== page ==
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Inflation in Germany: Inflation in Germany surprisingly fell to 10.0 percent in November

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The price increase in Germany is still high. In November it was probably 10 percent, the Federal Statistical Office announced on Tuesday afternoon. The number is still provisional.

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The inflation rate had already reached its highest level since 1951 in September and October, at 10 and 10.4 percent respectively. The trend continues.

Experts believe that inflation will remain high in the coming months and may not yet have peaked.

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Data suggest that the inflation rate will remain at a high level for some time. That’s what Bundesbank President Joachim Nagel said last Monday. “I think it’s likely that the average for the year will be a seven before the decimal point,” he said.

“It will probably peak in the first quarter of 2023 at around 11 percent,” writes the Munich ifo Institute in its latest economic forecast from September about inflation.

Annual inflation could be 7.4 percent

Economic experts are also assuming high inflation in 2022. The Federal Government’s Advisory Council for the Evaluation of Economic Development expects an annual inflation rate of 7.4 percent. This was reported by the “Süddeutsche Zeitung” in early November.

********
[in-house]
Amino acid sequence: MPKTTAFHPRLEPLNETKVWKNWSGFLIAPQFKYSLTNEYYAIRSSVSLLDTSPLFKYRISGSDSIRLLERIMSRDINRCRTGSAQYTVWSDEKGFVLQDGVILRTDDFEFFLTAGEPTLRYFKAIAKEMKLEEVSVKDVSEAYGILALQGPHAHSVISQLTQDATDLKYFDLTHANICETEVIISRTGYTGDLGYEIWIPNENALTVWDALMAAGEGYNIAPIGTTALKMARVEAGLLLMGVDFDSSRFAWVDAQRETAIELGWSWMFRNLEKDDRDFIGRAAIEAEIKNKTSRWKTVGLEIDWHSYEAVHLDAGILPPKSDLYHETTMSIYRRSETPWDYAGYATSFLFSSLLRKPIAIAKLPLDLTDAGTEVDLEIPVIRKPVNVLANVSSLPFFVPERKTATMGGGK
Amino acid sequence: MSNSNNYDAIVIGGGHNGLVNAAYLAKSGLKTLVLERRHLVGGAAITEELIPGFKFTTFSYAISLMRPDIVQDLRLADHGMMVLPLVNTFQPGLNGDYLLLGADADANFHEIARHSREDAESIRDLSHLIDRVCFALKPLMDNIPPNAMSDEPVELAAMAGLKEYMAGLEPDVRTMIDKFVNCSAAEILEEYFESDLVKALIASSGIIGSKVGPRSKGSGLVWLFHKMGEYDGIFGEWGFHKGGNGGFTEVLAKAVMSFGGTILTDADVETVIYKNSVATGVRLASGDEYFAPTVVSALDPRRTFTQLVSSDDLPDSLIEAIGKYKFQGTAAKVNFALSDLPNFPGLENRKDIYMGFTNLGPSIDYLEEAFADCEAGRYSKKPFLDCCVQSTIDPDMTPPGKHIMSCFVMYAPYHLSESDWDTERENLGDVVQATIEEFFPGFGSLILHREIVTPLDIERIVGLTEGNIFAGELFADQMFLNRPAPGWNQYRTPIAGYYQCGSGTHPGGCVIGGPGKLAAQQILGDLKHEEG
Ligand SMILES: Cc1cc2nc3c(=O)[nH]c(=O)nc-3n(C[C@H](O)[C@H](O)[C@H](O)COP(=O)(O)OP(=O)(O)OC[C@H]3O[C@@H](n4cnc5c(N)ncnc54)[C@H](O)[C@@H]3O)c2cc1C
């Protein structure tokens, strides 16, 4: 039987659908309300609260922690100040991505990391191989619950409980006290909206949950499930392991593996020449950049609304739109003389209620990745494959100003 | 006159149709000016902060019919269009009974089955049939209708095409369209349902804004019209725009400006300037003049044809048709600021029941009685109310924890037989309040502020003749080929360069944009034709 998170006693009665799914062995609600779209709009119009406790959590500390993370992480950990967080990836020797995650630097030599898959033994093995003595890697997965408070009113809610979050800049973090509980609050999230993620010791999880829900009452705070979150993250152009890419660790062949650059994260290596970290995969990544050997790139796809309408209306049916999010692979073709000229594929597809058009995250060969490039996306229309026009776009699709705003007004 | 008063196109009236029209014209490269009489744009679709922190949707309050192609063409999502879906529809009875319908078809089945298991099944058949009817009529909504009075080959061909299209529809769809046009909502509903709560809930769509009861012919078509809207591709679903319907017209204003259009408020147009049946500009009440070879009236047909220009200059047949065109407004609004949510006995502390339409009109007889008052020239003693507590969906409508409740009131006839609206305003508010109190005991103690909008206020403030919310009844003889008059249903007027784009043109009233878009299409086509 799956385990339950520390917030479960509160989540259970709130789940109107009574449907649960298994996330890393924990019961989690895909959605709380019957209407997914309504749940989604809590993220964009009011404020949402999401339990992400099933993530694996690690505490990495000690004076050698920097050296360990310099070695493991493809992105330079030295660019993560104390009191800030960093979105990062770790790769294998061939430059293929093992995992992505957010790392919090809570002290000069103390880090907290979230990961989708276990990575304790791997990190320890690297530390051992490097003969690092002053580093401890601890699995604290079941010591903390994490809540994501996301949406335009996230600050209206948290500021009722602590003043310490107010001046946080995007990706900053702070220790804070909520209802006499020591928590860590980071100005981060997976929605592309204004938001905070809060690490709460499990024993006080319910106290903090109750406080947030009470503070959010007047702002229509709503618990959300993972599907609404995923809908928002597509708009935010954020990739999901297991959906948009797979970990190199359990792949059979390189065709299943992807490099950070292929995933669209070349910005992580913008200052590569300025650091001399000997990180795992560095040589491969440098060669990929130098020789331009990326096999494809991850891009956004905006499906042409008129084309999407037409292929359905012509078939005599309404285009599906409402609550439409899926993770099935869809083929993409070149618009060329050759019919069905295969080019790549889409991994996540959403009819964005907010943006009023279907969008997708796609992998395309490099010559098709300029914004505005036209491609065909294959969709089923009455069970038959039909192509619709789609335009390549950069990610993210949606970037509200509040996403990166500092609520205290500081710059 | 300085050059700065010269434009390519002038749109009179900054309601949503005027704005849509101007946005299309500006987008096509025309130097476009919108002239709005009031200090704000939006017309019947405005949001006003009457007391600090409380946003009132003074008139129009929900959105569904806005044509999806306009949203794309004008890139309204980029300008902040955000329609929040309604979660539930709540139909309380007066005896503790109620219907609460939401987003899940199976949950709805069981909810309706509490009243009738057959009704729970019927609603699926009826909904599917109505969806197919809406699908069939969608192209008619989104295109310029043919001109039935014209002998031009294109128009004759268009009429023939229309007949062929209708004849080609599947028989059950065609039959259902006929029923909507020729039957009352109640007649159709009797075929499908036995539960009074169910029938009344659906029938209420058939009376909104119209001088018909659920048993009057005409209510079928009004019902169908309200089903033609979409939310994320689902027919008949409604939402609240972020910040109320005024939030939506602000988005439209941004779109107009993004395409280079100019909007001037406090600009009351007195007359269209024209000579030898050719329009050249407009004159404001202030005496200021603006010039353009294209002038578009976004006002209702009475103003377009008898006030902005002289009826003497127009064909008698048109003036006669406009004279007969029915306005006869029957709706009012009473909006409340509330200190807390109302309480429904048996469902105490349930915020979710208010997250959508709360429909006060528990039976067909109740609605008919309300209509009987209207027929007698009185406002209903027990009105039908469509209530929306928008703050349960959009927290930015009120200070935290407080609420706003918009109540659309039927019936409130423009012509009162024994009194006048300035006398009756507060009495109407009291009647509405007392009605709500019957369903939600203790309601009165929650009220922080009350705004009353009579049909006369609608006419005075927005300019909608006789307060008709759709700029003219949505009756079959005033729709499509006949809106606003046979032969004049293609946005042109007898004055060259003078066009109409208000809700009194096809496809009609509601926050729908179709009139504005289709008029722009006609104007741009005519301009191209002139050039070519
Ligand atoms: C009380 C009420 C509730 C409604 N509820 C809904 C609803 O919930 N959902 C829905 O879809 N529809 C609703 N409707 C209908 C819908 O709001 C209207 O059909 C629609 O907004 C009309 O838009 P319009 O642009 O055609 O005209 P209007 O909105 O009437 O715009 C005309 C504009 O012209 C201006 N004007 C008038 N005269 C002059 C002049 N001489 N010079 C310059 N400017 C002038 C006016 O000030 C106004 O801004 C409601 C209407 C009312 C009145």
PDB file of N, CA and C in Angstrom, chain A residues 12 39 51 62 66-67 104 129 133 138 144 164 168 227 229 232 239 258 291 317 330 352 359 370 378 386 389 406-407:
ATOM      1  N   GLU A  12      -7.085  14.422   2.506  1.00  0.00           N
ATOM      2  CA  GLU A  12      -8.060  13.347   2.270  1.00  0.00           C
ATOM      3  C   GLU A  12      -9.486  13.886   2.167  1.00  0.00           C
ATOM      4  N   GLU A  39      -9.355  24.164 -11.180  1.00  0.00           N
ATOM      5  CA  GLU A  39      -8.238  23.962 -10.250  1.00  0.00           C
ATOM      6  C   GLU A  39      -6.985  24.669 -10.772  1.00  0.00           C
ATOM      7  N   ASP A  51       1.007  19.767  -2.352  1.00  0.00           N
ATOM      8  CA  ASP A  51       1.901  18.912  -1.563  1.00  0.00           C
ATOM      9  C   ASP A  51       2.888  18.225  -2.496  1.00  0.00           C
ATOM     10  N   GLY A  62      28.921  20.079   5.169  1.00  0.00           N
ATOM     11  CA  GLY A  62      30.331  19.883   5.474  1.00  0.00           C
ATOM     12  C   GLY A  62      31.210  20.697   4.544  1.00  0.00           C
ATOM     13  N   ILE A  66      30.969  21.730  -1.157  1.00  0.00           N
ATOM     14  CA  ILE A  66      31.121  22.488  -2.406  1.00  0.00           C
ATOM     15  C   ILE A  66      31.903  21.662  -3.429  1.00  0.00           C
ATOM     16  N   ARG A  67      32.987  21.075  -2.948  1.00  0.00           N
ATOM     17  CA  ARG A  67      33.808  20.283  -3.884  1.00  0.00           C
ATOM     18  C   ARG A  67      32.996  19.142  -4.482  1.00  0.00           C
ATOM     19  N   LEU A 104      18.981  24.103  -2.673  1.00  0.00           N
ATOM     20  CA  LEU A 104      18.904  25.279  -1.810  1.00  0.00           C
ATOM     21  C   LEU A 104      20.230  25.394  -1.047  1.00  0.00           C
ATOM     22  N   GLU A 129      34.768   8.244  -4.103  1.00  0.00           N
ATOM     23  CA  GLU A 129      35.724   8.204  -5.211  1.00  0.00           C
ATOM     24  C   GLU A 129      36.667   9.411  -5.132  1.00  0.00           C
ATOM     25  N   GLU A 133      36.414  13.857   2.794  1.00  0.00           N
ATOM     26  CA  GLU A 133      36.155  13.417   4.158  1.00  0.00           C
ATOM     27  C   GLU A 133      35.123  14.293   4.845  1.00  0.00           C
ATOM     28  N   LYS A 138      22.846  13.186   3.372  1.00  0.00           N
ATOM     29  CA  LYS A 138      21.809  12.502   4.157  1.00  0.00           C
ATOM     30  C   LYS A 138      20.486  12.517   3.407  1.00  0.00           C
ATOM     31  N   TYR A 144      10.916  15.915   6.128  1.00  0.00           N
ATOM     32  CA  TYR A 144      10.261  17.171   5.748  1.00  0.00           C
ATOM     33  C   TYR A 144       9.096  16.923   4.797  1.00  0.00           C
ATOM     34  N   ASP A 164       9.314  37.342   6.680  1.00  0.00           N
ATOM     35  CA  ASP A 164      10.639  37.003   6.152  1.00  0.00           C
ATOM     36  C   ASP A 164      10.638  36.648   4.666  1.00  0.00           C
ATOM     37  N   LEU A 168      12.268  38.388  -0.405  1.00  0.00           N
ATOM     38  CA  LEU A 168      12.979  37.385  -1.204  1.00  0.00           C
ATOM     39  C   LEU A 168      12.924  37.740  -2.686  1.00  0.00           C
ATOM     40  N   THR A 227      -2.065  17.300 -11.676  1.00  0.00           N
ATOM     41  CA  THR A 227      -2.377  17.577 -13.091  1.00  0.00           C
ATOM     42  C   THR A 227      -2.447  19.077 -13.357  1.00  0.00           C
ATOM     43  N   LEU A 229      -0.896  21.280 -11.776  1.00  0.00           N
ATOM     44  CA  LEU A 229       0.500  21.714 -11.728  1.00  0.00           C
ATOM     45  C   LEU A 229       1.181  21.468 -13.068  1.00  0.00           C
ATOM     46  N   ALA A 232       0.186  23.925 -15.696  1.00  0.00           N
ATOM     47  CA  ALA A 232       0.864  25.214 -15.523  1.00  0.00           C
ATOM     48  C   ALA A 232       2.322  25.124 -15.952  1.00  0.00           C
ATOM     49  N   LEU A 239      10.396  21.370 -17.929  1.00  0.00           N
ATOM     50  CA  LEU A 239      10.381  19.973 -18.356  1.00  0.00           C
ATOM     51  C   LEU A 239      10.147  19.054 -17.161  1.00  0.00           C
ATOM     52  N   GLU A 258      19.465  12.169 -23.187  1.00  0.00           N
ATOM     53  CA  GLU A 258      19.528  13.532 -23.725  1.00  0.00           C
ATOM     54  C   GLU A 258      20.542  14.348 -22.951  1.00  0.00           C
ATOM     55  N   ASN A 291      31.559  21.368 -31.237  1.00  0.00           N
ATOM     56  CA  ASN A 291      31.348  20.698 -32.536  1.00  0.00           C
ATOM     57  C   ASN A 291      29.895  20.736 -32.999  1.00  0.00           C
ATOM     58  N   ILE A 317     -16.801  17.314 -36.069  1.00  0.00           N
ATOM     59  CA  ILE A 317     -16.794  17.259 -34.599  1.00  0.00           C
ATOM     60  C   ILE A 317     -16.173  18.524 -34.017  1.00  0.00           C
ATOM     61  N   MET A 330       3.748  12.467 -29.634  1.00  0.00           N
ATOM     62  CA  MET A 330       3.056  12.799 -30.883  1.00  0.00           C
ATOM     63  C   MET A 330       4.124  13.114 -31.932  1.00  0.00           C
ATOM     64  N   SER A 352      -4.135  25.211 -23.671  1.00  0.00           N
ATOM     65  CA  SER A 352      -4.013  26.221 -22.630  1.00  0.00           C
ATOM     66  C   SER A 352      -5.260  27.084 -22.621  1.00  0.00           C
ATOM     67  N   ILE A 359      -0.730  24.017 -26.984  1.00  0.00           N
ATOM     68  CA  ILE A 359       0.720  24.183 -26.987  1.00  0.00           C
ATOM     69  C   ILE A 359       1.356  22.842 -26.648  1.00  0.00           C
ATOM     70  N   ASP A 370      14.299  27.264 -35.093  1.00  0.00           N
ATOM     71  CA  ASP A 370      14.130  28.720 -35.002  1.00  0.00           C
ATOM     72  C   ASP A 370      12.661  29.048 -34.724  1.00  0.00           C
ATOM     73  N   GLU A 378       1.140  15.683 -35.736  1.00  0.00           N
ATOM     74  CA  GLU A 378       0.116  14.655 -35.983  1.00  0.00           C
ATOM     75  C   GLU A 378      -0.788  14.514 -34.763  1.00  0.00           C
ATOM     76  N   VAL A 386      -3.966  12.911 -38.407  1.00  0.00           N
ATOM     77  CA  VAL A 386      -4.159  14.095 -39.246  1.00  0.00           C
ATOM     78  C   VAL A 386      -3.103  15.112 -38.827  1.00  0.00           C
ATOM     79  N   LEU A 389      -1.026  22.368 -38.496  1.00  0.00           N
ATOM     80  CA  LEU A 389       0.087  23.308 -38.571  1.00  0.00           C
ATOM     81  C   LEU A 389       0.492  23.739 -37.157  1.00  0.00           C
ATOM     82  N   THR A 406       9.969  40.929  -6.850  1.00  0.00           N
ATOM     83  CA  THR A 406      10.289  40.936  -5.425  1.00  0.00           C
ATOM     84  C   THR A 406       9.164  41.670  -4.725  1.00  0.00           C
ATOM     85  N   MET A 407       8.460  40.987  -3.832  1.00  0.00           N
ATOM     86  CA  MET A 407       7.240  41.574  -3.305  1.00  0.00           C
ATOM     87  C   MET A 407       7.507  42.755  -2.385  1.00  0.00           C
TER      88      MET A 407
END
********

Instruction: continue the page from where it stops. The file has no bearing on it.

It can be assumed that the European Central Bank (ECB) will raise interest rates again in December in order to curb inflation. In a eurozone comparison, Germany was recently in the middle. Inflation was particularly drastic recently in Estonia (24.1 percent) and Lithuania (22.5). This is the result of analyzes by the Institute of German Economics (IW). The comparative figures are from September.

The lowest inflation within the euro zone is currently in France (6.2 percent). No coincidence according to the iwd: The French government has decided on a large package that cushions price increases for the people in the country. For example, it has frozen the gas price at the October 2021 level.

It’s different in the Netherlands: There, inflation is a good 17 percent higher than in Germany – also a consequence of particularly variable energy contracts, reports the IW.

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Source: Tagesspiegel

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